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Good sleep is vital to good health. Sleep helps people cope with stress, solve problems, and recover from illness or injury. Lack of sleep can lead to drowsiness, irritability, lack of concentration, memory and physical problems. While the amount of sleep needed for good health and optimum performance mostly depends on the individual, experts suggest that adults function best when they get seven to nine hours of sleep each night. You should figure out how much sleep you need to feel well-rested. Ensuring that fatigue isn’t a problem during the day is one way of determining how much sleep is needed.



Common sleep-wake disorders include insomnia, nightmares, sleep terrors, obstructive sleep apnea, narcolepsy and restless leg syndrome.

  1. Insomnia – Insomnia refers to having trouble falling or staying asleep.  Sleep problems can often lead to experiences of anxiety and depression.  Likewise, having anxiety and depression can contribute to sleep problems.
  2. Nightmares – Nightmares usually happen during Rapid Eye Movement sleep and bring up feelings of terror or distress related to a traumatic event. The nightmare is a reliving of that traumatic event with the same fear, rage, or helplessness that was felt during the actual event. They are so vivid and detailed that people often remember them after waking.
  3. Sleep terrors - Any sleep terror memories are single images – not like the story experience you get from a nightmare. Sleep terrors can be so frightening or terrifying that you may scream, shake, sweat, feel your heart race, feel confused, or have trouble calming down. When the sleep terror ends, you calm down and return to normal sleep. Most people don’t remember sleep terrors when they wake up.
  4. Others – Obstructive sleep apnea, narcolepsy and restless legs syndromes.

Here are some steps you can take if you are concerned about having a sleep problem: 

  1. Meet with your primary care provider. They can do a careful evaluation of your specific sleep concerns and recommend strategies to improve your sleep.
  2. Learn about sleep hygiene and keep a sleep diary. Sleep hygiene refers to setting up a sleep schedule, routine and environment to improve your chances for better sleep. A sleep diary helps to track when you go to sleep, how long you sleep and how well you sleep.The mobile app, CBT-I Coach, has information and a sleep diary.
  3. Educate yourself on different aspects of sleep. The podcast, "A Better Night’s Sleep" is a set of interviews with experts on all topics related to sleep such as sleepwalking, nightmares, parasomnias, etc.

How do you know if you have a sleep problem? When should you consider getting help from a health care professional? If you’re concerned about experiences you’ve been having, consider taking the self-assessment for sleep.  It’s an anonymous tool that provides results and recommendations for next steps and includes some self-help materials, along with other resources.

For more questions or answers about sleep, please visit the Center for Disease Control and Prevention: Sleep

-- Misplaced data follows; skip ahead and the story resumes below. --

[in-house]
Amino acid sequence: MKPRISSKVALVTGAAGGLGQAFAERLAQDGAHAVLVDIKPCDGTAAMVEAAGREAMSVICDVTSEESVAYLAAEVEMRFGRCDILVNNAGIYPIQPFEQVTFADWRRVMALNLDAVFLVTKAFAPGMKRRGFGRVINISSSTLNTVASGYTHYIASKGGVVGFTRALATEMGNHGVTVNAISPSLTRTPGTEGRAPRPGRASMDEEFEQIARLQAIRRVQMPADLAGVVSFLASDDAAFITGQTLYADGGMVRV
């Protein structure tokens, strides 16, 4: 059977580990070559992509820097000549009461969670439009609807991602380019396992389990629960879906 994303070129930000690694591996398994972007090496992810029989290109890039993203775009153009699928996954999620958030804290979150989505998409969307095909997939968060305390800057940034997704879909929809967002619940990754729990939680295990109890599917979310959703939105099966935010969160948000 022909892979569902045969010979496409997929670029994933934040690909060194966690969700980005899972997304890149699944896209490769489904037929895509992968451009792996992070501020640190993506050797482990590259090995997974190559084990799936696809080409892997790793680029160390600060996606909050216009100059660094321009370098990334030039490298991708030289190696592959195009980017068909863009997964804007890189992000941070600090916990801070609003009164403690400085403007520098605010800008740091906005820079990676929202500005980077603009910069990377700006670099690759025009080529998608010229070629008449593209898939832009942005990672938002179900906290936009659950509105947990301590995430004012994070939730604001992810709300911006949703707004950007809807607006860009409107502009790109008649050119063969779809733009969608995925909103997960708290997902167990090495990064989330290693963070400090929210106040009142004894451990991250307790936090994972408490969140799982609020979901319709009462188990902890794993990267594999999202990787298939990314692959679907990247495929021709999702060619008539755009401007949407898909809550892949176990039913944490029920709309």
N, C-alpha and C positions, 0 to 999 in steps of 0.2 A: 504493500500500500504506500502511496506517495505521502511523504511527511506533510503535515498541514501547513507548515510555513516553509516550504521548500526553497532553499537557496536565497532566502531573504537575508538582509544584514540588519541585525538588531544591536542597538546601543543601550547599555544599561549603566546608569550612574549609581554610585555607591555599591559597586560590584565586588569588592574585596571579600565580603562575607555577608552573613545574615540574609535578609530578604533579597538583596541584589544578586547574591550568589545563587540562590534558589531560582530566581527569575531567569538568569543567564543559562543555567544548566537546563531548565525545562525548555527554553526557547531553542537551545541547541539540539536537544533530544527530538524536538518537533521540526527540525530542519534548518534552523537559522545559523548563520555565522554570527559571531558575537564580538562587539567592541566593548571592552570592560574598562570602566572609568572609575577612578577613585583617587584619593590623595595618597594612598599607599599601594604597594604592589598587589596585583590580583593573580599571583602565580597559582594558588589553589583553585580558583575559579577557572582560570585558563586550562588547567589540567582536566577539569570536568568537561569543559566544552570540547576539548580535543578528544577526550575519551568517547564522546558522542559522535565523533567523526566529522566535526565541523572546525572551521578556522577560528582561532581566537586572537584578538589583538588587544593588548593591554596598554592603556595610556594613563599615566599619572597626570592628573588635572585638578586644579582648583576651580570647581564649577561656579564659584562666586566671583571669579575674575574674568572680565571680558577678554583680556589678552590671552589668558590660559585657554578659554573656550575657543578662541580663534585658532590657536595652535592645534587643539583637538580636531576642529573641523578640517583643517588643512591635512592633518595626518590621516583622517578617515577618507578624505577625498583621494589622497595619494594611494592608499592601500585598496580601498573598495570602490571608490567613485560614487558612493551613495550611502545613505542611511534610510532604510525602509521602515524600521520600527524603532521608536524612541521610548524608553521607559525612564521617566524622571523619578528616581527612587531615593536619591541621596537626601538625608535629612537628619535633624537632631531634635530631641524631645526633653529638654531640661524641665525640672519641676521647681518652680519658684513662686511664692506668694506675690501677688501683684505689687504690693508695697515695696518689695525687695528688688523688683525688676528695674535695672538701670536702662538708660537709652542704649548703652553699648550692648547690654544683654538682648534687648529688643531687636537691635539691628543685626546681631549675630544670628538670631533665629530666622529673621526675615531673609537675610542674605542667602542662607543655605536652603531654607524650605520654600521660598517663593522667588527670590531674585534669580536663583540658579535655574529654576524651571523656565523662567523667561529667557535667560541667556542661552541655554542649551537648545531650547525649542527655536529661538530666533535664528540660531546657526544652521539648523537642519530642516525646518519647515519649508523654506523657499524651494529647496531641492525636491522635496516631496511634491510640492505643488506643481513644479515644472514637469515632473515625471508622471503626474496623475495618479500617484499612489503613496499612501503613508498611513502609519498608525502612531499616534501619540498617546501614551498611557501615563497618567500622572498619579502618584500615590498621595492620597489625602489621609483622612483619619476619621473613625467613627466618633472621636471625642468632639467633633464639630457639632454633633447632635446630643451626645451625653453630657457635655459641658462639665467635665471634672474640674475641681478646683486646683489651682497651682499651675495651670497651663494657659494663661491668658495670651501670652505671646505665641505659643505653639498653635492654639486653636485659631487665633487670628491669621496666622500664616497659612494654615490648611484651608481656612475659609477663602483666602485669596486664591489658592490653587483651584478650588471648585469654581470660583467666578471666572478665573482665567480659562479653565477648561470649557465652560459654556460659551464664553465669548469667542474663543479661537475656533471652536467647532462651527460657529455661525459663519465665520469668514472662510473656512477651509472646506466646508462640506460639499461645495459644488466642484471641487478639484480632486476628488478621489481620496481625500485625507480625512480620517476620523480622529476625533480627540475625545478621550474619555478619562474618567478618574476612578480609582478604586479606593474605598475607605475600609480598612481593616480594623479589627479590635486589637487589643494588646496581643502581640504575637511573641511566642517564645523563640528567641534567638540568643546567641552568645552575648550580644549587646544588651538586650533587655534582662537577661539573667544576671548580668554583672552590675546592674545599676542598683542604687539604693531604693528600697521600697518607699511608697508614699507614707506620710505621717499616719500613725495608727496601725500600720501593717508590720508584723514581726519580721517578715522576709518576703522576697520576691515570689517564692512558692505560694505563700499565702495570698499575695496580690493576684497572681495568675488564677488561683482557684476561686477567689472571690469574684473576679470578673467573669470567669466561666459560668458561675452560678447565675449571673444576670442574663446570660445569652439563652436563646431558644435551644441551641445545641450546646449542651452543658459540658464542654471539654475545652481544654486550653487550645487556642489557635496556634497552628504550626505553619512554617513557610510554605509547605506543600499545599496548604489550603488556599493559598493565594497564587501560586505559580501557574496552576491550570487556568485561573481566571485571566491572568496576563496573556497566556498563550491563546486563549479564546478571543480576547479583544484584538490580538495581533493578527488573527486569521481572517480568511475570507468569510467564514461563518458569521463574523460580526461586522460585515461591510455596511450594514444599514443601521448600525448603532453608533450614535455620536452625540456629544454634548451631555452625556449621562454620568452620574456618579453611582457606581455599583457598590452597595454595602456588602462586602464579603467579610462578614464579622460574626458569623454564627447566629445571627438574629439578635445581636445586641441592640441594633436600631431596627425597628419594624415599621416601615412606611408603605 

Take a Self Assessment

Welcome to the Sleep Assessment

Completing this questionnaire should take about five minutes. When you've completed the assessment, your results will be returned along with some resources you're sure to find helpful.

Because your privacy is of utmost importance, we do not collect any personal health information (PHI). For more information about the use of PHI and your personal privacy, please visit the Defense Privacy, Civil Liberties, and Transparency Division of the U.S. Department of Defense.

Important Note

While this tool can help you determine if you need additional help, only a health care professional can provide an accurate diagnosis.

Please check, "I Acknowledge" below to confirm that you have read and understand these statements as they have been presented to you.

I feel sleepy during the day, even when I get a good night’s sleep.

I get very irritable when I can't sleep.

I often wake up at night and have trouble falling back to sleep.

It usually takes me a long time to fall asleep.

I often wake up very early and can’t fall back to sleep.

I usually feel achy and stiff when I wake up in the morning.

I often seem to wake up because of dreams.

I sometimes wake up gasping for breath.

My bed partner says my snoring keeps her/him from sleeping.

I’ve fallen asleep driving.

Although only a healthcare professional can provide a diagnosis, your responses suggest that you are not experiencing symptoms associated with sleep disorders.


  • Consult with your health care provider if you have questions (or find a doctor on the TRICARE website).
  • Listen to the “A Better Night’s Sleep” podcast to learn about a variety of sleep disorders for adults and children.
  • Learn about other health issues that often relate to sleep disorders: anxiety, depression, post-traumatic stress, and stress.
  • For immediate help, visit the Veteran Crisis Line for text support or call 1-800-273-8255 (Press 1).

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